Newton is always pushing, and therein lies a potential problem. He missed parts of two high-school seasons with injuries, and redshirted last fall while undergoing shoulder surgery. It appears his particular brand of pigskin violence might come at a personal cost.
But now, more than ever, he’s built to deliver the blow. During his prep career at Palmdale, Newton was listed — perhaps generously — at 183 pounds. That number increased to 195 pounds during his redshirt season in UW’s strength and conditioning program. Now, with another offseason under his belt, he has settled at 6 feet and 210 pounds of merciless muscle.
Take it from Nickols: Newton played like an armored tank before he ever looked like one.
“He was a little bit lighter his sophomore year,” Nickols said, “but he didn’t refrain from violence.”
Petersen saw the same thing during UW’s practices this offseason.
“We’ve felt really good about him, because even when we weren’t scrimmaging he seemed to be a real tough, hard runner,” said Petersen, whose Huskies host Cal in their Pac-12 opener at 7:30 p.m. on Saturday. “So that really carried over to game one (against Eastern) and real-time experience.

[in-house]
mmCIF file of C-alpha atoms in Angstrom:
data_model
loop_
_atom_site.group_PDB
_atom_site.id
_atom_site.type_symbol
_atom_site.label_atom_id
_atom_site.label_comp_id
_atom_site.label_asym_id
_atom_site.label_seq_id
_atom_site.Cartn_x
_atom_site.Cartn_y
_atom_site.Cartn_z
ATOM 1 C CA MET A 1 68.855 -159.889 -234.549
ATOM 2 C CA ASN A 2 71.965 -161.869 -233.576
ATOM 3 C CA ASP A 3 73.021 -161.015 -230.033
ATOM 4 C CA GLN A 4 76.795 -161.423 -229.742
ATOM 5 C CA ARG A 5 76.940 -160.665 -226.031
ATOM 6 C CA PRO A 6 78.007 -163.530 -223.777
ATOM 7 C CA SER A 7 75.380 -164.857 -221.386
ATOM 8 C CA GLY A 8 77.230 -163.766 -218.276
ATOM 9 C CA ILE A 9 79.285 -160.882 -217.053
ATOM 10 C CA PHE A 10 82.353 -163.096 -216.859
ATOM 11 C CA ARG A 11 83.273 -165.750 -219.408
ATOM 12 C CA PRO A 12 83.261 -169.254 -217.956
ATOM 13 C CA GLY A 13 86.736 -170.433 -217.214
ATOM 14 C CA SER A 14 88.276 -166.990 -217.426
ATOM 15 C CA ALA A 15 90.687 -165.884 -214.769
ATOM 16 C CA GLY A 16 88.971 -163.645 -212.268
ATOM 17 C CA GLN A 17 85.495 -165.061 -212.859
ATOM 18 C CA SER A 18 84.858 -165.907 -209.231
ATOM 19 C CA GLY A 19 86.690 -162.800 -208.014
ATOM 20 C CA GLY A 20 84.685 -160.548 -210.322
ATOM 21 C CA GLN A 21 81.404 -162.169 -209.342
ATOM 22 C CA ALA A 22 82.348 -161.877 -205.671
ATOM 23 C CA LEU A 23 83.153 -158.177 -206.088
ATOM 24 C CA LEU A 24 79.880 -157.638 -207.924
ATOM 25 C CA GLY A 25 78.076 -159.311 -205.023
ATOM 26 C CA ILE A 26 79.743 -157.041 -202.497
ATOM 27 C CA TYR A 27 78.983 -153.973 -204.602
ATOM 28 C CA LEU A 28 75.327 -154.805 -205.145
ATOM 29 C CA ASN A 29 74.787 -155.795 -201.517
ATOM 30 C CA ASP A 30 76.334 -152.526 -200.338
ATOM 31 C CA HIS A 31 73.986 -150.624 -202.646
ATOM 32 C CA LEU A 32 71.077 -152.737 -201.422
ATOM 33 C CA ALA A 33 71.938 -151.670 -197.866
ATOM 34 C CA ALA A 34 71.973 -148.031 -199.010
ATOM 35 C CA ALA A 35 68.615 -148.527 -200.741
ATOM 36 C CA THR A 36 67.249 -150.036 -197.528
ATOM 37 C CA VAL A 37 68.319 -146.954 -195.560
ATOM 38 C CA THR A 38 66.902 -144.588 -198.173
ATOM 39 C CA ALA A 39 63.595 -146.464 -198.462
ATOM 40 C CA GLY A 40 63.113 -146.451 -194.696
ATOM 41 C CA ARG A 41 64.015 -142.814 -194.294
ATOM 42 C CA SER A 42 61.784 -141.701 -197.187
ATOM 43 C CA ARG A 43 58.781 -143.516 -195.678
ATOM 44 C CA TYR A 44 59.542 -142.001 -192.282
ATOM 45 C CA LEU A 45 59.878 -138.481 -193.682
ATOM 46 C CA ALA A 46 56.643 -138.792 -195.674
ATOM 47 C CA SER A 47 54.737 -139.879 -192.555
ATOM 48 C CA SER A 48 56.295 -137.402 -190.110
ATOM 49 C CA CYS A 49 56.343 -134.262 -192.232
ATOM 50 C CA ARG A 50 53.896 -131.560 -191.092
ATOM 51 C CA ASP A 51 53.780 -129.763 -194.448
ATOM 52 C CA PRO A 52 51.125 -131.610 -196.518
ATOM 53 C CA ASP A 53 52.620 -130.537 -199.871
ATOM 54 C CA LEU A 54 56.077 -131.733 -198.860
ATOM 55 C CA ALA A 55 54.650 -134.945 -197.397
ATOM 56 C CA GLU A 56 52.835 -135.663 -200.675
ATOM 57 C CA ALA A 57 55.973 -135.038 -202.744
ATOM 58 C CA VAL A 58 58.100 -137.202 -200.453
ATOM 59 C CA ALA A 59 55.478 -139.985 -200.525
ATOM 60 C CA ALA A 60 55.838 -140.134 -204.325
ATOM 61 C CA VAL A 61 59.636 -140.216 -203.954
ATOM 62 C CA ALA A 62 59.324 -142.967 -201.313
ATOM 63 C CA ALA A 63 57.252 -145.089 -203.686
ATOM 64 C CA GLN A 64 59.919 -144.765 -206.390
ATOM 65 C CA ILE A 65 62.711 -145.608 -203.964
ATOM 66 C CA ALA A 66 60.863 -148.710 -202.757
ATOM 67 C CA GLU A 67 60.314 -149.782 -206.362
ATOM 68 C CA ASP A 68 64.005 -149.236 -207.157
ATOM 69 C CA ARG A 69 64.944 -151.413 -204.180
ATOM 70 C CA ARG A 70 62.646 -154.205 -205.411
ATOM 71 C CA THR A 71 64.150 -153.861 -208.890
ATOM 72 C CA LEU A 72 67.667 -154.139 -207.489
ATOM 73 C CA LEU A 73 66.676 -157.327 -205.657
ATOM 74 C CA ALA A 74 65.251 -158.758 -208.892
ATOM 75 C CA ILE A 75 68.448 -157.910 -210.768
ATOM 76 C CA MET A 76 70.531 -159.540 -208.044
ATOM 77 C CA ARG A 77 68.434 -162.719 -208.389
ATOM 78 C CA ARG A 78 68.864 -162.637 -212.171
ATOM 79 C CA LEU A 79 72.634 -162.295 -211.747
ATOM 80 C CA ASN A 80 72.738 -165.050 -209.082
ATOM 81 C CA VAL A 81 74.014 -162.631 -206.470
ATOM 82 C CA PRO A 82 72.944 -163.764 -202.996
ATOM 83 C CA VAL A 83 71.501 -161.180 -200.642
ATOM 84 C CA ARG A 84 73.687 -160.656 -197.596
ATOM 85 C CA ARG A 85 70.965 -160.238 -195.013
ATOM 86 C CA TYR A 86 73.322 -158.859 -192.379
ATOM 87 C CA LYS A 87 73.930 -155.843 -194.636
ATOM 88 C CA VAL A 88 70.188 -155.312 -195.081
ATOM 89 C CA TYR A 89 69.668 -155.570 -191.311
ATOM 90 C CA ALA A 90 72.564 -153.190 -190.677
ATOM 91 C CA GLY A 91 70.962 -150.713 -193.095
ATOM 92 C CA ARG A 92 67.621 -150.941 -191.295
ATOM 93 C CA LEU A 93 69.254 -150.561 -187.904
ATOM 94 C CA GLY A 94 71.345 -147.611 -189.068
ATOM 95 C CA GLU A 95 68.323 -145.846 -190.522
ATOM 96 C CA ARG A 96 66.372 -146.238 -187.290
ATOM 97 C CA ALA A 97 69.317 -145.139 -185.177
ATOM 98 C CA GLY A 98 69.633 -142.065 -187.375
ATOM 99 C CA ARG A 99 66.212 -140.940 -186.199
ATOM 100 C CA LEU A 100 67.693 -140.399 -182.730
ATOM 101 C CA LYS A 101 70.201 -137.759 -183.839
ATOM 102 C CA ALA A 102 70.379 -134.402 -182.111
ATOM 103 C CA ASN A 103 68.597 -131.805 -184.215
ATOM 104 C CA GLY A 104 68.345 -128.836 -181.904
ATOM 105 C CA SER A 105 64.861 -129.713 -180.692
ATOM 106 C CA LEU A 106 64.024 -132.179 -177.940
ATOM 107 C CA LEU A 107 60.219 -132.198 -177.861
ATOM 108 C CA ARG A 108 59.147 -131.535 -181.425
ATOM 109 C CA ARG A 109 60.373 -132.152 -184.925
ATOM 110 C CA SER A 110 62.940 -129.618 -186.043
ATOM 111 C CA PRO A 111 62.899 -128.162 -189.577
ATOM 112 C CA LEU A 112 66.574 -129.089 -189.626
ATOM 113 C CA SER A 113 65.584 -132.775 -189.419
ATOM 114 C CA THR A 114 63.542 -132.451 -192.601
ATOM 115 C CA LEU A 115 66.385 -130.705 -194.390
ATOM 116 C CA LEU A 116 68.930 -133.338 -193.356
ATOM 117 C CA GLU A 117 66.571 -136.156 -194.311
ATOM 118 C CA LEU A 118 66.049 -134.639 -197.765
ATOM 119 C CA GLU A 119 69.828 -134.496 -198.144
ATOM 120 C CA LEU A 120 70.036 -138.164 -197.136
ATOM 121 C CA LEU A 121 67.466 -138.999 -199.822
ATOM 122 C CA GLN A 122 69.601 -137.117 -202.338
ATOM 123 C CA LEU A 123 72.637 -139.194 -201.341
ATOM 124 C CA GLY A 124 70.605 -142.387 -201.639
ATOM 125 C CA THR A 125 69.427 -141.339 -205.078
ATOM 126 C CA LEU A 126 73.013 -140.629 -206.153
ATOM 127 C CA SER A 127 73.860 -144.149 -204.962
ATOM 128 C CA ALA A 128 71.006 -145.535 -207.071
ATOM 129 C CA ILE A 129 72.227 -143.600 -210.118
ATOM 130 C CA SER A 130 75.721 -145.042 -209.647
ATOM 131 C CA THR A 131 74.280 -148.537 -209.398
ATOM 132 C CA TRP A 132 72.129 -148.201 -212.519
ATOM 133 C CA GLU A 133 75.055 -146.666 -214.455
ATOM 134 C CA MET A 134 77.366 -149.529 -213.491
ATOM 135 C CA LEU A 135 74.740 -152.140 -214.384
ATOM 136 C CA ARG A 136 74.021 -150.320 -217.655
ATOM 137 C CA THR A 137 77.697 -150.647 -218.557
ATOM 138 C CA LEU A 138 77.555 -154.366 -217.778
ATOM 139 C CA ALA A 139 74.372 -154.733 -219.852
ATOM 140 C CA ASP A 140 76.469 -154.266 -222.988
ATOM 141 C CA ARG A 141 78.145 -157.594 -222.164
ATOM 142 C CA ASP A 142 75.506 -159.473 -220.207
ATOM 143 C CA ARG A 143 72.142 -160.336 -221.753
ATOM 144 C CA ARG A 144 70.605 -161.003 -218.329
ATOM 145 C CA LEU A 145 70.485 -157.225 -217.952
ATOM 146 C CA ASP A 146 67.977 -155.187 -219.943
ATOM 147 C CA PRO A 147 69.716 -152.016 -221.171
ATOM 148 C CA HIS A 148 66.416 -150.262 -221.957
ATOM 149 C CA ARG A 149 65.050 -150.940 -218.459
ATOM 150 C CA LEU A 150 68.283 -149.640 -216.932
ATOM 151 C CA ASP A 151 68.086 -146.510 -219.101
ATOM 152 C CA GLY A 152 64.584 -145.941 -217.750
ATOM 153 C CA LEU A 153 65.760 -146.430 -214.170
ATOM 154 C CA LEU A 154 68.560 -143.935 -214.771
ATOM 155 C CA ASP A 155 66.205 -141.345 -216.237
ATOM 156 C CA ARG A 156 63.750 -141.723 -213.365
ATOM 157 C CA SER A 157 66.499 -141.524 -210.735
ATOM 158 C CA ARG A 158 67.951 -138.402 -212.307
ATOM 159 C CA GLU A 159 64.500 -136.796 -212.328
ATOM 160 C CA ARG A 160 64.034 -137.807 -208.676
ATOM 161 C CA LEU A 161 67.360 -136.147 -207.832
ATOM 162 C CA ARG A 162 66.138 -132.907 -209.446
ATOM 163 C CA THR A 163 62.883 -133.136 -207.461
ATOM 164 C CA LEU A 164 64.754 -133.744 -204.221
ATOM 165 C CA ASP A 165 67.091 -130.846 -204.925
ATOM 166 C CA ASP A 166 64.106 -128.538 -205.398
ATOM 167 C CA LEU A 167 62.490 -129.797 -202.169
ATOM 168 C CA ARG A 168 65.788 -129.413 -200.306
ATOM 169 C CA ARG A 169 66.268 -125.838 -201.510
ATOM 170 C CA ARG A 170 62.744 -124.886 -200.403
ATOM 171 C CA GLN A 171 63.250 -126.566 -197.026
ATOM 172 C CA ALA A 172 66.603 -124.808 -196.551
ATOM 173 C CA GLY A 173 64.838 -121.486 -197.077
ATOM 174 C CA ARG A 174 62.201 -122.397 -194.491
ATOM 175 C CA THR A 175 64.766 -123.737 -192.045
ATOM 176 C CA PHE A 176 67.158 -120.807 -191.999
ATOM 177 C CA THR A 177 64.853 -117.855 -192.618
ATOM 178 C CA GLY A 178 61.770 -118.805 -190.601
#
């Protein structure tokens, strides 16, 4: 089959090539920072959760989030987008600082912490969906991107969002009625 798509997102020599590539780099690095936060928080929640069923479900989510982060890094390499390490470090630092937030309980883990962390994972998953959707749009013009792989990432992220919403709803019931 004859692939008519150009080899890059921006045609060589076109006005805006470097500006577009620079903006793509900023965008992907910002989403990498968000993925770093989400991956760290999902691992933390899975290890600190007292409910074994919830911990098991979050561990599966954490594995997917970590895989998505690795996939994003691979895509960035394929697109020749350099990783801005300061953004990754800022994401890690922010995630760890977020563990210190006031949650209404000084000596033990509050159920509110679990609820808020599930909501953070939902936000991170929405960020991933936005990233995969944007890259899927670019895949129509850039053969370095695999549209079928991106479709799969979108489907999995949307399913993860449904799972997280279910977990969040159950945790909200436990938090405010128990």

“That’s the first real snaps that he’s had. I think he answered the bell. It’s kind of like you get out of the gate your first game and it’s like a quiz, so of speak. The next one’s a bigger one. This is more of the midterm. Let’s see where we’re at. So he did well for the first one.”
In Week 1, at least, Newton passed the test.
He did the same thing at Palmdale — and not just in tackling drills.
“He’s one of the kids that we talk highly about because he did it right. We mention (to our current players) that, hey, Richard Newton kind of stubbed his toe in the grade department his freshman year and realized what he needed to do academically and went back and handled his business in the classroom. We try to support kids as much as possible, but some kids, you can lead them to water but they don’t want it. He got after it and got the grades.
“He was a gem to coach. He was so dang violent. We often worried about him at practice being so damn violent.”